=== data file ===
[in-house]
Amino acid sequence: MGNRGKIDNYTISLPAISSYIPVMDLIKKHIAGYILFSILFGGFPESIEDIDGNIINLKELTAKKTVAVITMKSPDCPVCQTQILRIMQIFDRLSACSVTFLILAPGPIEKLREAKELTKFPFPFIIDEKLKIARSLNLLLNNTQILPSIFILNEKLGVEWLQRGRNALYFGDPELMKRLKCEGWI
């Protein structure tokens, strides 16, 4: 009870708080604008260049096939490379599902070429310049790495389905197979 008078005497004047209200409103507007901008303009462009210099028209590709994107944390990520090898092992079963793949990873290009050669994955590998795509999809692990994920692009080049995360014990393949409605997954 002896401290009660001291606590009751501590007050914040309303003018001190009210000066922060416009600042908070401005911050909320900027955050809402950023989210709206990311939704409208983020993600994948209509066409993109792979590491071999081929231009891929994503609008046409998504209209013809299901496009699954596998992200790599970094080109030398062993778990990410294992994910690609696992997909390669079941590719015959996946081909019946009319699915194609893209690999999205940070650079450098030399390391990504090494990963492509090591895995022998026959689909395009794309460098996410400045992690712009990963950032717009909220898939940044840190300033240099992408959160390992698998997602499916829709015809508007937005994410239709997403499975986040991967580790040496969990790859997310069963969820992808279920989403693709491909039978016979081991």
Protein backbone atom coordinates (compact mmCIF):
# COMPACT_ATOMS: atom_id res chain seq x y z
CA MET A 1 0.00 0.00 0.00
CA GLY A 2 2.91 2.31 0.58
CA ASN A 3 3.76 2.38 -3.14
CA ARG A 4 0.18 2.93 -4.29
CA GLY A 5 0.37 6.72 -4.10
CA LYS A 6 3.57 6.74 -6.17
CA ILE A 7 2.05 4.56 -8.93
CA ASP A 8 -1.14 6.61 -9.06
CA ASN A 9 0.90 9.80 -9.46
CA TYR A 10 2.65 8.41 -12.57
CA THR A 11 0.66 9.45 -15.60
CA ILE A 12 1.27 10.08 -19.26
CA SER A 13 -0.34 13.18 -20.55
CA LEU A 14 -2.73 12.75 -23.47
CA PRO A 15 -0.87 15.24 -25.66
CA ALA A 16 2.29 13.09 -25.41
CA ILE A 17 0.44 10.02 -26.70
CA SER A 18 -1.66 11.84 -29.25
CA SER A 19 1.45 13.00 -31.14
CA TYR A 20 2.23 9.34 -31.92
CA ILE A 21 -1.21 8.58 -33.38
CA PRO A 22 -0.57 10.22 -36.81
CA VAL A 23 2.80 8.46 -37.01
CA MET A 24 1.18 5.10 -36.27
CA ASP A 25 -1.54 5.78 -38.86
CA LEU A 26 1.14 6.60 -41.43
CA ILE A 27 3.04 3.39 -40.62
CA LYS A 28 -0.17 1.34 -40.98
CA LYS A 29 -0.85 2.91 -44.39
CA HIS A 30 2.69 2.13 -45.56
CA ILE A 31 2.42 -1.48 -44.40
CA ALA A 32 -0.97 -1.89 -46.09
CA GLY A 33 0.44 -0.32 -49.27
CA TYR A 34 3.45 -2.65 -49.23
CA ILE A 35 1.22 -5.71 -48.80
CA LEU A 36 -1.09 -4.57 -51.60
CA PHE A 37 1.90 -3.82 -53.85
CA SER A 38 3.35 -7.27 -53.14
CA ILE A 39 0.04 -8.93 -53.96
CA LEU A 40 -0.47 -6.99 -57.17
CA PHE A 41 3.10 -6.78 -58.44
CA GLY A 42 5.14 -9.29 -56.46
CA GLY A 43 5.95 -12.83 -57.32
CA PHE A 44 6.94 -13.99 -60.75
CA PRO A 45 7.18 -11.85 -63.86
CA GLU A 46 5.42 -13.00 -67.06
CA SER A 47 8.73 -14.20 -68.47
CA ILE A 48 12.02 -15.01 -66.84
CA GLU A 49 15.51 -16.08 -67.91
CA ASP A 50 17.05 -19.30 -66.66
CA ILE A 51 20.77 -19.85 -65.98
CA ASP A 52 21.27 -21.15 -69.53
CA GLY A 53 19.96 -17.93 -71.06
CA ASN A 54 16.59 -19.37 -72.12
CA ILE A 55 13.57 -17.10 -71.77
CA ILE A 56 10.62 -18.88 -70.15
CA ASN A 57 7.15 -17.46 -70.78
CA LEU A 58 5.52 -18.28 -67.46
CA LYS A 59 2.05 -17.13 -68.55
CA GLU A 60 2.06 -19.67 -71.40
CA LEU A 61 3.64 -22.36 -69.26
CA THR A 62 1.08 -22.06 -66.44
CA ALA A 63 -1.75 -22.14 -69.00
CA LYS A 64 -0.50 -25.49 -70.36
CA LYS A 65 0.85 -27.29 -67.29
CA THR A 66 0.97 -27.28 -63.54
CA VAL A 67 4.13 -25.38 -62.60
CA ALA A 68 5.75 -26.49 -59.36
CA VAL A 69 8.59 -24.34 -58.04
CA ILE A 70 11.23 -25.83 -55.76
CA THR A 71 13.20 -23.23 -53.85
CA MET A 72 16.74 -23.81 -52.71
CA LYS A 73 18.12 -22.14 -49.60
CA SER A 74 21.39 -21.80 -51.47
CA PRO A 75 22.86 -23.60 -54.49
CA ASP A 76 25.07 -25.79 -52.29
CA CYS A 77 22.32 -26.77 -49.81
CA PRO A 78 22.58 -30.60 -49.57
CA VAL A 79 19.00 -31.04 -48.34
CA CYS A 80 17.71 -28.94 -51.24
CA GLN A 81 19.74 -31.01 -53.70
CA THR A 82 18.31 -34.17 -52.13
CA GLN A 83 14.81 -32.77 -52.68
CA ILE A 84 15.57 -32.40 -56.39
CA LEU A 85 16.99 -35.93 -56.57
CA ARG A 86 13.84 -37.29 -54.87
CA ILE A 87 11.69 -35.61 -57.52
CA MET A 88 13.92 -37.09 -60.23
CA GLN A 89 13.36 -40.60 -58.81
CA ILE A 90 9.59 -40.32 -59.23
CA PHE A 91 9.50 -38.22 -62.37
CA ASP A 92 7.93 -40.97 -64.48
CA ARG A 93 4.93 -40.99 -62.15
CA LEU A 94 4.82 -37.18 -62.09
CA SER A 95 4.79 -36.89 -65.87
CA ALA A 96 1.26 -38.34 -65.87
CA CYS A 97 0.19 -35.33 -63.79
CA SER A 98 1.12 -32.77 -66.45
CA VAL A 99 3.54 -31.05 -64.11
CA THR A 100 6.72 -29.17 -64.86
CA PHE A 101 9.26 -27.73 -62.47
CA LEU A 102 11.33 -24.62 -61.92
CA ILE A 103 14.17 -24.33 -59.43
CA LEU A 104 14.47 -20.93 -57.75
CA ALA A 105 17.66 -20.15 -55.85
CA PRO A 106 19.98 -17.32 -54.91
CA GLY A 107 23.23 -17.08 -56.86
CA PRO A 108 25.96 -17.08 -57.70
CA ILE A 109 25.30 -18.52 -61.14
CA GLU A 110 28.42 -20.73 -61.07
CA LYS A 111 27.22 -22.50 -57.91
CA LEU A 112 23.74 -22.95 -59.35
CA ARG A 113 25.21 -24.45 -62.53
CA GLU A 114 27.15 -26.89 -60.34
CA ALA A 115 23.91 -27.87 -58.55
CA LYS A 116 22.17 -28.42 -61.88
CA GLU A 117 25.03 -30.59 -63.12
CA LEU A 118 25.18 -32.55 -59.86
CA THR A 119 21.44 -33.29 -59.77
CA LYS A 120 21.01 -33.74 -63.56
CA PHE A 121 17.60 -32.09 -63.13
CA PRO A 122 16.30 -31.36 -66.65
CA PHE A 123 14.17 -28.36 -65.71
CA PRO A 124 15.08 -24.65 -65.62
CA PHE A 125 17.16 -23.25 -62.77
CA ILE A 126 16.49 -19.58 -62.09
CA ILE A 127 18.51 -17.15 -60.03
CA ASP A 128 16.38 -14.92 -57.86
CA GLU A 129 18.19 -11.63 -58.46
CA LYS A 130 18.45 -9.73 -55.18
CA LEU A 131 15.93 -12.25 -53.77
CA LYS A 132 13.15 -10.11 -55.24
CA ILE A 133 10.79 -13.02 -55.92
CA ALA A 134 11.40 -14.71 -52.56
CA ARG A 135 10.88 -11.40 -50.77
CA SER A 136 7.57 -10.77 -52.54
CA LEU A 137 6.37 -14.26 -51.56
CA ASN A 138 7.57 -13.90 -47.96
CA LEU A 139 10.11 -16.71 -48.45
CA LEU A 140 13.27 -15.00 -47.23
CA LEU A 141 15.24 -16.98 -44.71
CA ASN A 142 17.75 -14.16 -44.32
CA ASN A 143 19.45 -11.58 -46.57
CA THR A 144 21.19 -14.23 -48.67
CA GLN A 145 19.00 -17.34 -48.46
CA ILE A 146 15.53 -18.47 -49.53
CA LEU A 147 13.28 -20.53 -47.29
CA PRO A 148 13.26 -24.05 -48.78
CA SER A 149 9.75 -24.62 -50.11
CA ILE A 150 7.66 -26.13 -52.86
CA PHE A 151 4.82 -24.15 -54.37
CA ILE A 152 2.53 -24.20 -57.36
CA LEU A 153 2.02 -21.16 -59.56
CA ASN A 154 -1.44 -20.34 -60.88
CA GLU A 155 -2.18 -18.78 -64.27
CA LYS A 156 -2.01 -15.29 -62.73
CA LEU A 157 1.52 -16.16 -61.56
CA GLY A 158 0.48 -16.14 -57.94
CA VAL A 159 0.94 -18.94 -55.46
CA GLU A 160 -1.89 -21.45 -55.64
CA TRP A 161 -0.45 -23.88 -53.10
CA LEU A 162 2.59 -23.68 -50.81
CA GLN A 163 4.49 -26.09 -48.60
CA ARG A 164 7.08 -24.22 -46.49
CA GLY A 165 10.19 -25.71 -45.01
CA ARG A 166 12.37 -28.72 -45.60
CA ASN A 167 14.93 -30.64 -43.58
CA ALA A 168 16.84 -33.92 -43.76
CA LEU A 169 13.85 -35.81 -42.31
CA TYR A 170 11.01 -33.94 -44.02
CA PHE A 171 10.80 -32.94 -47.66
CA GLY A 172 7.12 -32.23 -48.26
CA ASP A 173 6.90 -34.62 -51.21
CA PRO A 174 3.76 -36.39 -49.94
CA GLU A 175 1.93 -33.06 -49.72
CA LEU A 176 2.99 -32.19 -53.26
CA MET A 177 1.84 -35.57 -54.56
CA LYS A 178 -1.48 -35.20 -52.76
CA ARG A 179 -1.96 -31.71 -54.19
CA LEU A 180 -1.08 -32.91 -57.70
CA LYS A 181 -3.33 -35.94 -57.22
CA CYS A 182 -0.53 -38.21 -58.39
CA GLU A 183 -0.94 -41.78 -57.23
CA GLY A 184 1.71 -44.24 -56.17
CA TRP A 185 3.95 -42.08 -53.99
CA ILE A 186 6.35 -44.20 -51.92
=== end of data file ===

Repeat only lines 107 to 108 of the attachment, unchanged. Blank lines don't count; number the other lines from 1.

CA LEU A 102 11.33 -24.62 -61.92
CA ILE A 103 14.17 -24.33 -59.43